Greetings loved ones,
Welcome to our second installment of IFF: Islander Edition! I decided to feature my dear friend Wilson for a few reasons, but these are the big two:
a) Aside from our wit and giant hearts 😉 Wilson and I lead pretty different lives on St. Thomas so this provides a different perspective on some of the island quirks
b) Wilson is leaving island this month (tears) which I believe puts him in a point of unforgiveness and nostalgia regarding his view of island life which I felt would be interesting
Allow me to provide a quick background on how I became acquainted with Wilson. A couple of months after I started at the Ritz-Carlton a new set of employees had been hired, a few of which were working at the restaurant adjacent to the towel stand. One day I made a comment to my co-workers that St. John looked like the mountains of Mordor to which the three guys replied, “the what?” Needless to say, I was devestated to be surrounded by the 3 people I’ve ever met to not get that reference when here comes Wilson walking passed the towel stand with his glasses and smiling face (the obvious criteria for someone who’d understand a LOTR reference), so I kindly stopped him and asked if he would agree with that statement. He smiled and said, “It does look like Mordor.” Several witty exchanges later, and I basically sat with him at lunch and forced myself into his life from that moment on until he gave up and just became my friend 🙂
And here’s his take on being an islander (with a little of my *censoring):
1. Why did you move to St. Thomas?
I moved to St. Thomas partly to get away from the mundane existence that is stateside living. I also moved here because it’s (*gee golly durn) beautiful, and I’m never more than 3 miles from a beach.
2. How does the cost of living compare to what you’re used to?
Living on St. Thomas can be really expensive if you aren’t willing to live simply. If you’re willing to downsize and give up some things, the cost of living can be pretty decent.
3. Do you feel safe in the VI?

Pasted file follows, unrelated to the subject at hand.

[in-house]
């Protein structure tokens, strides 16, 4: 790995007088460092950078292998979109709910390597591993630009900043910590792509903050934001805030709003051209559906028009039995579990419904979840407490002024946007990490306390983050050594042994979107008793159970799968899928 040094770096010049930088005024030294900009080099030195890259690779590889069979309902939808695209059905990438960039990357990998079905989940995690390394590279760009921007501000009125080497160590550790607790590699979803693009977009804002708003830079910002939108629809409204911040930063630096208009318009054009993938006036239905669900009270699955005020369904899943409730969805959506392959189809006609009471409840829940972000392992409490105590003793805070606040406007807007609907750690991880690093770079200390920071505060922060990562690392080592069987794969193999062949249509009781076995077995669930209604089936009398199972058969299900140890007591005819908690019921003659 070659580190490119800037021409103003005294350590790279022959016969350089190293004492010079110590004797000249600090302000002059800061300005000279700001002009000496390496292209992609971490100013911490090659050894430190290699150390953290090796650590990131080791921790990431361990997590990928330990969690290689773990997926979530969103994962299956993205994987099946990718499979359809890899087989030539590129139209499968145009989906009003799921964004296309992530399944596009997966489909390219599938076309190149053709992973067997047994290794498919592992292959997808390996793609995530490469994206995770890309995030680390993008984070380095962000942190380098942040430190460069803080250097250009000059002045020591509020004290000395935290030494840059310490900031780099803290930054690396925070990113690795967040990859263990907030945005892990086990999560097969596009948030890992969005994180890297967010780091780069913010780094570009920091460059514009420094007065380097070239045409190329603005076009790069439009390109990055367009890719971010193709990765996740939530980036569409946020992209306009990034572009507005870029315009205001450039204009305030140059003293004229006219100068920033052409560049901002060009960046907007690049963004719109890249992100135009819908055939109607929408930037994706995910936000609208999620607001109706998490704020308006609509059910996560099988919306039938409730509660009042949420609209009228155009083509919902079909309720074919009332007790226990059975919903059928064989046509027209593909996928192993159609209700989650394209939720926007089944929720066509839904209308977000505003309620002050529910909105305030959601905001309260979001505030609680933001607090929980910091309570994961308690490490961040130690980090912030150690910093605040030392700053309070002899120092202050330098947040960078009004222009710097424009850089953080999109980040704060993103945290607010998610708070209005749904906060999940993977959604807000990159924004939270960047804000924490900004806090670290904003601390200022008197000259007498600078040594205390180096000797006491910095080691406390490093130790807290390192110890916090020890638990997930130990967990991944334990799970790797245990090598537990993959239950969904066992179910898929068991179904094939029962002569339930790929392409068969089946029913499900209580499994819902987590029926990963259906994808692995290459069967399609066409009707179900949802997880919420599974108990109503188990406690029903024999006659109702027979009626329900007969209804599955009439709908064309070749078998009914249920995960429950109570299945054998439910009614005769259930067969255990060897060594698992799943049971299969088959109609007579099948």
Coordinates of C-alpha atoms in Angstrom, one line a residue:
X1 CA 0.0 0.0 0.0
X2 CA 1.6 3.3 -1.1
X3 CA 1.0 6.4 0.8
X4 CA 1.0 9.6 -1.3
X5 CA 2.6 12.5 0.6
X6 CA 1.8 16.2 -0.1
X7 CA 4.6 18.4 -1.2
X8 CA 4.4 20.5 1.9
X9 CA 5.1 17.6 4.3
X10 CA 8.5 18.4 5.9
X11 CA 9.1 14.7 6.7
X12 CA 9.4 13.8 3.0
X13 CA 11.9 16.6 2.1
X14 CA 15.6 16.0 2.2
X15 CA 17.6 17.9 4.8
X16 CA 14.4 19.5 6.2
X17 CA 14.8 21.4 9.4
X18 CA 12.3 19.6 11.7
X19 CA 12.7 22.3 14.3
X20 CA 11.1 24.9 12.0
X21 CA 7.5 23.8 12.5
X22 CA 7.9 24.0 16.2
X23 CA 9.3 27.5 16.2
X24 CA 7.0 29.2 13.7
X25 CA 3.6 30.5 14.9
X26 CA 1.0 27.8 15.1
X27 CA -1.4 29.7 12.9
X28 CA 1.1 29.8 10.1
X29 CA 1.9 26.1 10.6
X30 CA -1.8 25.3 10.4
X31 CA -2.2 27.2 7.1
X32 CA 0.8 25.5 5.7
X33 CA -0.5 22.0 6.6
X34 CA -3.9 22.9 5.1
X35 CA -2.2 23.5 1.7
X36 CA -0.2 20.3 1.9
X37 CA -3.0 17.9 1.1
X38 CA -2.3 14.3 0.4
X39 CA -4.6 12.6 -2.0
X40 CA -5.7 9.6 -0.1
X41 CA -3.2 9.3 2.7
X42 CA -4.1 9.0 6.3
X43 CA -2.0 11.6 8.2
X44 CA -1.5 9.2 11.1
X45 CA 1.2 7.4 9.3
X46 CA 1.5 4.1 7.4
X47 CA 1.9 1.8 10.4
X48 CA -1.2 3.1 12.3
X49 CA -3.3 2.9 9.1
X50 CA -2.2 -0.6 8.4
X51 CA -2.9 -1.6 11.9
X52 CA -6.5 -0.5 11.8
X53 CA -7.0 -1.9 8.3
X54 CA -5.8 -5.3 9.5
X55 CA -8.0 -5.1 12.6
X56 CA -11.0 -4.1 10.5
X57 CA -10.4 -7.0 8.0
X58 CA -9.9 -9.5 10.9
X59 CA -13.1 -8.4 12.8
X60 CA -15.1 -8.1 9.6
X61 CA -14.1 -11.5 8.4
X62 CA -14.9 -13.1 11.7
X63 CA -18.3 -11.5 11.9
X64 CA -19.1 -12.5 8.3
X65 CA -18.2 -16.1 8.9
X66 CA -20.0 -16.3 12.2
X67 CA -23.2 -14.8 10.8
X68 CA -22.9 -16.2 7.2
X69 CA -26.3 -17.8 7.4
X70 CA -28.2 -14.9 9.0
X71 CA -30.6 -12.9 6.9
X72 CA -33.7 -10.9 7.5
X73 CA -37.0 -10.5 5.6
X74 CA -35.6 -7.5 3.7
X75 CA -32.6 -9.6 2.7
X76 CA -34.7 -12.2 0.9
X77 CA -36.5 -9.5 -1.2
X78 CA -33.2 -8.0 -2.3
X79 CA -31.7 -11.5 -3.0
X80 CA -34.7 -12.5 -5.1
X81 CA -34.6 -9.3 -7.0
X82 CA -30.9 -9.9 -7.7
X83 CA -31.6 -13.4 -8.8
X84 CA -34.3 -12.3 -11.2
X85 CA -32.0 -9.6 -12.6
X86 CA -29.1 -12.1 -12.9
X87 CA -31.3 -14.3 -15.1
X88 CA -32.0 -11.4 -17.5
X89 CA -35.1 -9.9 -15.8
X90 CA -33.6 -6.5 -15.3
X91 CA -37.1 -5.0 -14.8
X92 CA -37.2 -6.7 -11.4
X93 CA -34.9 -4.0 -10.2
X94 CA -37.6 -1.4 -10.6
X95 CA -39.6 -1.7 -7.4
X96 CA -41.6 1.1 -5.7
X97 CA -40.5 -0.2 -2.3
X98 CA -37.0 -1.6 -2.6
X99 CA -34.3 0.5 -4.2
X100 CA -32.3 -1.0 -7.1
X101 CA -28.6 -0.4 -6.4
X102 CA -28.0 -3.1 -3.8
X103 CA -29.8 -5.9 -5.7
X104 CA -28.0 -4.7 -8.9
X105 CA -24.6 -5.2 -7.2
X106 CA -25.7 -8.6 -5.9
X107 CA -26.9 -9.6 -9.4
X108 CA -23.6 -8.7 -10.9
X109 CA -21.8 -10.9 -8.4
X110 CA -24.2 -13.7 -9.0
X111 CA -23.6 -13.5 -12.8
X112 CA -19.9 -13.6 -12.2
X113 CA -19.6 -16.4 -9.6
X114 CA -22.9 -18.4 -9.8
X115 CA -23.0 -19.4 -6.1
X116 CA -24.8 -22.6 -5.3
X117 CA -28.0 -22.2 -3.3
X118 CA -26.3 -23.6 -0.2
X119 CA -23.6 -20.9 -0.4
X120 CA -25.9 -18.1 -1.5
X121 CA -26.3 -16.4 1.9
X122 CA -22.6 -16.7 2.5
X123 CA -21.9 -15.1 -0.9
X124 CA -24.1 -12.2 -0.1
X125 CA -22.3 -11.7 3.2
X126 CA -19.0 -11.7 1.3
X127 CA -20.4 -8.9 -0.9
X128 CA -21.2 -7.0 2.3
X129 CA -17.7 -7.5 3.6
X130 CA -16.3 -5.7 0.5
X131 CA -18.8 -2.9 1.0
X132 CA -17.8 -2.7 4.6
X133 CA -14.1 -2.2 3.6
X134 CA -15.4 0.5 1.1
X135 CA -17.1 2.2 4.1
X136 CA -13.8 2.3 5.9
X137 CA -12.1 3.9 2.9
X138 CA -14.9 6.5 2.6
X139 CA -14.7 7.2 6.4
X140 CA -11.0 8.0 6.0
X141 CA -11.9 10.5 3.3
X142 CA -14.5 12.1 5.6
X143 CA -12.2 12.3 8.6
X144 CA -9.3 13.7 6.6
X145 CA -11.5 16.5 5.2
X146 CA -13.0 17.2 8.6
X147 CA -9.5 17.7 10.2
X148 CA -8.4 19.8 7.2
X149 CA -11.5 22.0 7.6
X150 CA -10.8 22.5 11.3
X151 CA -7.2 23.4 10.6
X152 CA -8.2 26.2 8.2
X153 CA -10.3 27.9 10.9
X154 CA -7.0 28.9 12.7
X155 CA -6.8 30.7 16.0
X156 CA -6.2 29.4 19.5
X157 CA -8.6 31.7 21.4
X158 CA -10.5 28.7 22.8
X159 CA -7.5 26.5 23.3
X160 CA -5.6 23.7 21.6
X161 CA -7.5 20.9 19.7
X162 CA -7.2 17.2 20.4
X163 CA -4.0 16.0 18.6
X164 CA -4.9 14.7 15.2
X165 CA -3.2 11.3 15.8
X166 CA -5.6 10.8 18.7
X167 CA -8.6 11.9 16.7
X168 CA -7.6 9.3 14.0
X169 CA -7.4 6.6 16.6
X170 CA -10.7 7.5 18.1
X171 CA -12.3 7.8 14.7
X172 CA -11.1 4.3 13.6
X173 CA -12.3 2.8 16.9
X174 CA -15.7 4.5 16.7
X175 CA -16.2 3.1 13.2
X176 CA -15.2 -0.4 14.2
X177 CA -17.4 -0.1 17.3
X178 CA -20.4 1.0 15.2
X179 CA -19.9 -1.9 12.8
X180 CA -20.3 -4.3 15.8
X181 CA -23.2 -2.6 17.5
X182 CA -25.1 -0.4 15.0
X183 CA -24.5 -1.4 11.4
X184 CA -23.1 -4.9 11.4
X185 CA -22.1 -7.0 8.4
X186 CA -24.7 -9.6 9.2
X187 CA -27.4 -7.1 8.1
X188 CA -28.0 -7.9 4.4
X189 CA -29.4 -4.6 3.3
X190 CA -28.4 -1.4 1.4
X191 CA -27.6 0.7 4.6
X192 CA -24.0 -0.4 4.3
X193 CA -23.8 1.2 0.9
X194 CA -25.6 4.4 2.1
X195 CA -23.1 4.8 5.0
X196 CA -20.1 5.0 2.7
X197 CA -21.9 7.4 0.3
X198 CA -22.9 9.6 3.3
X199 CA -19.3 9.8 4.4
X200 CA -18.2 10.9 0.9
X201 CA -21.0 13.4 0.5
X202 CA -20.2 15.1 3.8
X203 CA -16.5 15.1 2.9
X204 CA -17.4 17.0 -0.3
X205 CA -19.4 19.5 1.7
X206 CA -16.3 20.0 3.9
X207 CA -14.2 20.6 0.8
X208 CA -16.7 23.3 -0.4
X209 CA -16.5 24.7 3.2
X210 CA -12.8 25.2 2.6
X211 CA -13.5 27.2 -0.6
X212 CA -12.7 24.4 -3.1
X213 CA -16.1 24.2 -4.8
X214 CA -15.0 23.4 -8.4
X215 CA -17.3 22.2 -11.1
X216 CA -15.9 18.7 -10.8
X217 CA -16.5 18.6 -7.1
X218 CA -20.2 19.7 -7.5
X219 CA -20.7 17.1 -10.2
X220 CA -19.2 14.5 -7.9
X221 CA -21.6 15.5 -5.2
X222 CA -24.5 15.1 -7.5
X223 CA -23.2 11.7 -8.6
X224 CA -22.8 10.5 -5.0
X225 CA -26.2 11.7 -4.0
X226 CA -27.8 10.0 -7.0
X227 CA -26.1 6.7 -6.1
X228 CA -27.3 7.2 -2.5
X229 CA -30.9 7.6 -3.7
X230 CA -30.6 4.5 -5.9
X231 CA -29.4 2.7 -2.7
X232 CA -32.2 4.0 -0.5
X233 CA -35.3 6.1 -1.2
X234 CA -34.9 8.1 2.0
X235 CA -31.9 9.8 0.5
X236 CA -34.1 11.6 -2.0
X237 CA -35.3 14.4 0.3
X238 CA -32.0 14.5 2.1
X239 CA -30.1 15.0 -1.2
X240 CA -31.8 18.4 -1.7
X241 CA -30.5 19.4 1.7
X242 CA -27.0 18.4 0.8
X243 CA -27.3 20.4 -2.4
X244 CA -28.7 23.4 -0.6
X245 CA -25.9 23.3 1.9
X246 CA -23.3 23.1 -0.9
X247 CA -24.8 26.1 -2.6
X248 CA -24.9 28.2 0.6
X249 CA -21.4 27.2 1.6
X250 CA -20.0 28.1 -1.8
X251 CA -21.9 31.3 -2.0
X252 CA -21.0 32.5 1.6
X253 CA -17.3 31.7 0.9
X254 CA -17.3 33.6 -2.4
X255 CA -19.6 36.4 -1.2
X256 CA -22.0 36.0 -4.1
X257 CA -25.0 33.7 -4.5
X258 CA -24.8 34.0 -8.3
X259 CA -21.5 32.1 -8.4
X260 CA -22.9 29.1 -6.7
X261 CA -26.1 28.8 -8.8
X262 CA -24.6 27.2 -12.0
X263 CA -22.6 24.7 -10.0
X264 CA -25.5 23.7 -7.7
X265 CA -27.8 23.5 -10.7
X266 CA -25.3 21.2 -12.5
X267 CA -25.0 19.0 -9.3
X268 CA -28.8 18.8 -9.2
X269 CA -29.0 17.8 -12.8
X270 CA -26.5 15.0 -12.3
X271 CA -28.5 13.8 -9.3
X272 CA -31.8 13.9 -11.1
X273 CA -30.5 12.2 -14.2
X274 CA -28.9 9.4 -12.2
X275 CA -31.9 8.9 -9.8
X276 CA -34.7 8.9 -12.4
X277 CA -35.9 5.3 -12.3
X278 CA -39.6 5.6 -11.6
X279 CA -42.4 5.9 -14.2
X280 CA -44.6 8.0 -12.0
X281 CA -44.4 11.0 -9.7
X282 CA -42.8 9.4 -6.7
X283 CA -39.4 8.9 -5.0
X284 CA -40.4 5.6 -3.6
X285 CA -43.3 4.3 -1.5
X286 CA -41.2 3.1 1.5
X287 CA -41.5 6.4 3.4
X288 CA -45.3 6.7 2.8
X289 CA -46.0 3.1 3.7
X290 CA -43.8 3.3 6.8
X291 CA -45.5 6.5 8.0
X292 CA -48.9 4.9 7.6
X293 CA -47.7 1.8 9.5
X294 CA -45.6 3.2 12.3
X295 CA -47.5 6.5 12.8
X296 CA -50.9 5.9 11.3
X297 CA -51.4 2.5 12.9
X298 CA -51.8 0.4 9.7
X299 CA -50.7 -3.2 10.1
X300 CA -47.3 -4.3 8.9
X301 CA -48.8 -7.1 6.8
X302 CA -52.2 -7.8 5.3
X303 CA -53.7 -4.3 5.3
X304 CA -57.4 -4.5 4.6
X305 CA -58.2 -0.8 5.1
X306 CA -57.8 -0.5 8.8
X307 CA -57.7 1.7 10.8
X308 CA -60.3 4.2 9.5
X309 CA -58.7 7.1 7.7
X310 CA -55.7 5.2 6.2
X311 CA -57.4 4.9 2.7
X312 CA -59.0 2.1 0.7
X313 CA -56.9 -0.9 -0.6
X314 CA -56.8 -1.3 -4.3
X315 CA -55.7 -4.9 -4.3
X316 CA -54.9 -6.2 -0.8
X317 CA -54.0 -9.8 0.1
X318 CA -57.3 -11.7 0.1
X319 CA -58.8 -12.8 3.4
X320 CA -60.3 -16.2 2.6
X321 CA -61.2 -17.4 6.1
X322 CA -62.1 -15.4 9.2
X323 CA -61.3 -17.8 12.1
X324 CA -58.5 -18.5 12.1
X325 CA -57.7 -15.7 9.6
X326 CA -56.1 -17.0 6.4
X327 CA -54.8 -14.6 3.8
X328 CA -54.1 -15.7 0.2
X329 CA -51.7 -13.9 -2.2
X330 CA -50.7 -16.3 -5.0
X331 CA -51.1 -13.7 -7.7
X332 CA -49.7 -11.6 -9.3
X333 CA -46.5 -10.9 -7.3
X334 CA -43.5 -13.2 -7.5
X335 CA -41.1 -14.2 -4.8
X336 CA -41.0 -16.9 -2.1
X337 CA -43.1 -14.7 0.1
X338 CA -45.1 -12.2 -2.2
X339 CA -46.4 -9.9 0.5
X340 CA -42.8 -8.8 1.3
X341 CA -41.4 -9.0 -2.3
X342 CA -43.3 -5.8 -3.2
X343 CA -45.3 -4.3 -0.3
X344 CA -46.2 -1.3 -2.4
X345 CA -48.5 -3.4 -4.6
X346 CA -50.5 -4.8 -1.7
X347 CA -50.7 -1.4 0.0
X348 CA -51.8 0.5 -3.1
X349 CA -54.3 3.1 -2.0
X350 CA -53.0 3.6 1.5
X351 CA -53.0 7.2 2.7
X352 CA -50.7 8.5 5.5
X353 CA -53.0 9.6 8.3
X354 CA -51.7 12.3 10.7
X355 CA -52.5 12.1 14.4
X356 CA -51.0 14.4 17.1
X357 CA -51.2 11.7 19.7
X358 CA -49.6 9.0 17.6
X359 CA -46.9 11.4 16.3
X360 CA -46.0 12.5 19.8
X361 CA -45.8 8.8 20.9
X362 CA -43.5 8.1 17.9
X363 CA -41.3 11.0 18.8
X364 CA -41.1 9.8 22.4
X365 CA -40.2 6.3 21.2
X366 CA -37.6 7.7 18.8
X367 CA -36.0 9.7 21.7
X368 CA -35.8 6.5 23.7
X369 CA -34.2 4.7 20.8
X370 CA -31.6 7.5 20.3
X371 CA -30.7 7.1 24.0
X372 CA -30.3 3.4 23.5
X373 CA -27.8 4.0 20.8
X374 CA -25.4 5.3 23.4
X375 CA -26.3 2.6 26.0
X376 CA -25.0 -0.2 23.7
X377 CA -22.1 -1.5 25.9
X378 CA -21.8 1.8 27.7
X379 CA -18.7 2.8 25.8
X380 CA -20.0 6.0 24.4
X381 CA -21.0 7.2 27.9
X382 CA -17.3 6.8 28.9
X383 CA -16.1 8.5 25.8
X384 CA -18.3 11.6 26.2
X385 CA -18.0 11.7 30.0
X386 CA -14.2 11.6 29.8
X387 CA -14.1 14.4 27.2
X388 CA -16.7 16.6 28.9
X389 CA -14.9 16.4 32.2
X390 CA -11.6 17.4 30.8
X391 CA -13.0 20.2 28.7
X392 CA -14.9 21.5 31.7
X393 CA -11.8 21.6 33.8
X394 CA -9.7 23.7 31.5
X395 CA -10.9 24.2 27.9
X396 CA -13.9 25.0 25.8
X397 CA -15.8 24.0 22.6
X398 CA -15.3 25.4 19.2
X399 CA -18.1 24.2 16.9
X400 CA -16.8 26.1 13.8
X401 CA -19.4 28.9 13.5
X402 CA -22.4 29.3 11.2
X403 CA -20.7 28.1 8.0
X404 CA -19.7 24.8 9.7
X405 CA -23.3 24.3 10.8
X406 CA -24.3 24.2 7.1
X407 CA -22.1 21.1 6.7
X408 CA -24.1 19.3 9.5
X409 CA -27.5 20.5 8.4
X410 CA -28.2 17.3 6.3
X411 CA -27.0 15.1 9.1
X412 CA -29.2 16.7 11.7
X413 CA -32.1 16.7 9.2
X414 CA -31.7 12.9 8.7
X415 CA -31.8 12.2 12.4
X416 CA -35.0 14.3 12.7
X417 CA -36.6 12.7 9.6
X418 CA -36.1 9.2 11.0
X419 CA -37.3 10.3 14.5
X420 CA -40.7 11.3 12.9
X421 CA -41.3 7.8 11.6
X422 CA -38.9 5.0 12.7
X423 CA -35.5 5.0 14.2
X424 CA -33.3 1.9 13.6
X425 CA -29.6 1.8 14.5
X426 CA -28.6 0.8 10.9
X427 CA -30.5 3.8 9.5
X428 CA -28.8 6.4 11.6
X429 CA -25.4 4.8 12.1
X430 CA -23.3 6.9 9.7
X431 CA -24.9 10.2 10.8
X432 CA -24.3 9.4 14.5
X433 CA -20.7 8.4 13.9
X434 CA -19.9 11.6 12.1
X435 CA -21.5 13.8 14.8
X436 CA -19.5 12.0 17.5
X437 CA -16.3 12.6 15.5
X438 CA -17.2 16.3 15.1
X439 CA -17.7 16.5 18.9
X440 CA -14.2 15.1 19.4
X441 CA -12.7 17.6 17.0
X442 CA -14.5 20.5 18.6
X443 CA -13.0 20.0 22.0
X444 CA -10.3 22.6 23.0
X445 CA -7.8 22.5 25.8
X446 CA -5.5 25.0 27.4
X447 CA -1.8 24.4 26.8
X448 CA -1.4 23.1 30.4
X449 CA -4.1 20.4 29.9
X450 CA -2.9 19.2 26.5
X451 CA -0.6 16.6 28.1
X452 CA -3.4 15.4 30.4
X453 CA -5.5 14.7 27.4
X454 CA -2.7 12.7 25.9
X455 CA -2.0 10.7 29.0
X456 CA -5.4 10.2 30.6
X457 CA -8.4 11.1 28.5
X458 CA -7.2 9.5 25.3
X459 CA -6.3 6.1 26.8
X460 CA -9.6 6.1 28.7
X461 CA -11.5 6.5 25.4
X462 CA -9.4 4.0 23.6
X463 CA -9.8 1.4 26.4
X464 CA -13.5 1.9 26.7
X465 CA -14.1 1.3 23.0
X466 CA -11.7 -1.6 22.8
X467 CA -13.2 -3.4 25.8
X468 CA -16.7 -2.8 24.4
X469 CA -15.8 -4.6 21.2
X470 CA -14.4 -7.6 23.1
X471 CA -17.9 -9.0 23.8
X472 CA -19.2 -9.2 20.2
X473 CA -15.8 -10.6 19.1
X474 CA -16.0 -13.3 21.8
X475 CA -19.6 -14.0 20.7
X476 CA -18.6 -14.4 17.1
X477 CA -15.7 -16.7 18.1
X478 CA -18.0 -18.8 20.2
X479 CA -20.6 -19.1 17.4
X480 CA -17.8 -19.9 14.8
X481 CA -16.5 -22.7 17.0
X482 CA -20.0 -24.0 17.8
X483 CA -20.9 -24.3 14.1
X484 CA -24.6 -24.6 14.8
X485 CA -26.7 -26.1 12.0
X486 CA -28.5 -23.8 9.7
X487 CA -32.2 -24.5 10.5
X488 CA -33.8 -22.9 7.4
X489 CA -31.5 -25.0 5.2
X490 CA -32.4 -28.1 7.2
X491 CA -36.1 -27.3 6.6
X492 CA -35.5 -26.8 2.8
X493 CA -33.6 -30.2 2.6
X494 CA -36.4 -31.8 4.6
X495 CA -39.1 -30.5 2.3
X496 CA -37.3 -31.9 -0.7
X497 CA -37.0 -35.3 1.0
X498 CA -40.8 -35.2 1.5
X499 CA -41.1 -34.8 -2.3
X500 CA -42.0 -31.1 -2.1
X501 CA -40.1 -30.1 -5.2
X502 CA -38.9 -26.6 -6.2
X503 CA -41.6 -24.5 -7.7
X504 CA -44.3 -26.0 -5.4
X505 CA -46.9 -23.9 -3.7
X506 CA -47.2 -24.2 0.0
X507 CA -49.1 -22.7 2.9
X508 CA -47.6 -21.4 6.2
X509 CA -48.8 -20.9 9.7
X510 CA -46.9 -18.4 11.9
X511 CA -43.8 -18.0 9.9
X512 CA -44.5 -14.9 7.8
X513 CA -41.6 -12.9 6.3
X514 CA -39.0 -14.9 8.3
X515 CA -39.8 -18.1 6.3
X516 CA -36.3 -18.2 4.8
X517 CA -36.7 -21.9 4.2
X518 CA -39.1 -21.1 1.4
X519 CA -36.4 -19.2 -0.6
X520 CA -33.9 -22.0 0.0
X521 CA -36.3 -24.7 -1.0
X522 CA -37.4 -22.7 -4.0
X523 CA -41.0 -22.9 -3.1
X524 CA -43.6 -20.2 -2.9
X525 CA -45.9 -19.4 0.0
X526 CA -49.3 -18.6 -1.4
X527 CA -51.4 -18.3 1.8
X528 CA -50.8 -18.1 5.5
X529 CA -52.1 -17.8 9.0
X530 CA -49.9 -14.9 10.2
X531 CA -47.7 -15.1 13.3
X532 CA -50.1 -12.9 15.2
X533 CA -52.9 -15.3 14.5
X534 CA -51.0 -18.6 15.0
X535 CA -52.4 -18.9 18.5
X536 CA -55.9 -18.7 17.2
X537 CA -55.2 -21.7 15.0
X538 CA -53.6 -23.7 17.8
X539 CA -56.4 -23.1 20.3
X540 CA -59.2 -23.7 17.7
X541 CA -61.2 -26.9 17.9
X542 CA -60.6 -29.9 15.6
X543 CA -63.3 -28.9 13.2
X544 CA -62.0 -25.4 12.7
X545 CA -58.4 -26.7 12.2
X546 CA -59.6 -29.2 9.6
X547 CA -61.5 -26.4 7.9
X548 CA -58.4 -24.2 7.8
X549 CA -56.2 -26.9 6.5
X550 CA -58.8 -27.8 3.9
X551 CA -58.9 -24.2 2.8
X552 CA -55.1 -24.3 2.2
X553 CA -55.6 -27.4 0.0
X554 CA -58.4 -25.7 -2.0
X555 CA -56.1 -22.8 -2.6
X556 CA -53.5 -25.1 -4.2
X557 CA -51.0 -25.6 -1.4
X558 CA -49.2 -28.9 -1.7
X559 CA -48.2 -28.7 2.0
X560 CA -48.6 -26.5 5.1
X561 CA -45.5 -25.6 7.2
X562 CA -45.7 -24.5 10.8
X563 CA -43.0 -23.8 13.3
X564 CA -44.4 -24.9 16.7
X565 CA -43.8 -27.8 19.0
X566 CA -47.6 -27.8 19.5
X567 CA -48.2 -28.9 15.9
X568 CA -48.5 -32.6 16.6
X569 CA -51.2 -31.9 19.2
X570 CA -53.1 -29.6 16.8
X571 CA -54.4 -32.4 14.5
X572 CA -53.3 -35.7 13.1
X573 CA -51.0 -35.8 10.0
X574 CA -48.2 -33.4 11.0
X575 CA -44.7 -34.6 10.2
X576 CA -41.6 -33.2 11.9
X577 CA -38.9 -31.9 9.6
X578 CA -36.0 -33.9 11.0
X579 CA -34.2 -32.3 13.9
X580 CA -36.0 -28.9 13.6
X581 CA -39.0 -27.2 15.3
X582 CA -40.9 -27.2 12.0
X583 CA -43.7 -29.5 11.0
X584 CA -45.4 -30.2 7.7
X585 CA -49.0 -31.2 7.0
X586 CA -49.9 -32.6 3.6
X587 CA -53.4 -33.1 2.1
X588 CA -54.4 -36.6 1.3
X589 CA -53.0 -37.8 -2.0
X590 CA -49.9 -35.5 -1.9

Most of the time, but then again I’m a dude. I know a few females that get daily catcalls and harassment though. That and there are a few places I wouldn’t go at night, but that’s anywhere.
4. What’s the hardest part of island life?
Dealing with a different mindset when it comes to my sexuality. West Indians don’t take to kindly to anyone of the lgbt community. I’d like to think that I’ve changed a mind or two on the subject.
5. How would you describe living on an island?
It’s mindblowingly awesome, it (*fantastically) sucks, and everything in between. Sometimes within the same day.
6. Name your top 3 places/things to do in the VI.
1) Boat trips of any kind (Jost van Dyke being a personal favorite).
2) Scuba diving/snorkeling (Dive Cow and Calf rocks. Be careful though! Seas can be rough/Snorkel Cinnamon or Waterlemon bay)
3) Go to St. John, hike from Mongoose Junction to the top of Caneel Hill, hike from Caneel down to Honeymoon Beach to cool off, hike from Honeymoon back to Cruz Bay, eat delicious chinese food at 420 to center, get ice cream from St. John Scoops (multiple servings is best. Get the waffle cones, they make them and they are so worth it), and lastly catch the 6pm ferry back to St. Thomas to ride into the sunset.
4) Go to Latitude 18. Eat, Drink, and be merry.
7. What’s the one piece of advice you wish you’d been given before moving down here?
Leave your expectations behind. It’s less than you expect, but it can be better than you could ever imagine if you let it. The people are what make the place worthwhile. That and nothing good happens in Redhook after midnight.
As I’m sure I’ve mentioned more times than necessary, the hardest part of island life for me is the fleetingness of the amazing people I’ve met on island, Wilson in the top of that list. I hope you enjoyed a different perspective on island life, and be sure to follow Wilson as he’s traveling the country on his motorcycle! Here!
Thanks for checking in!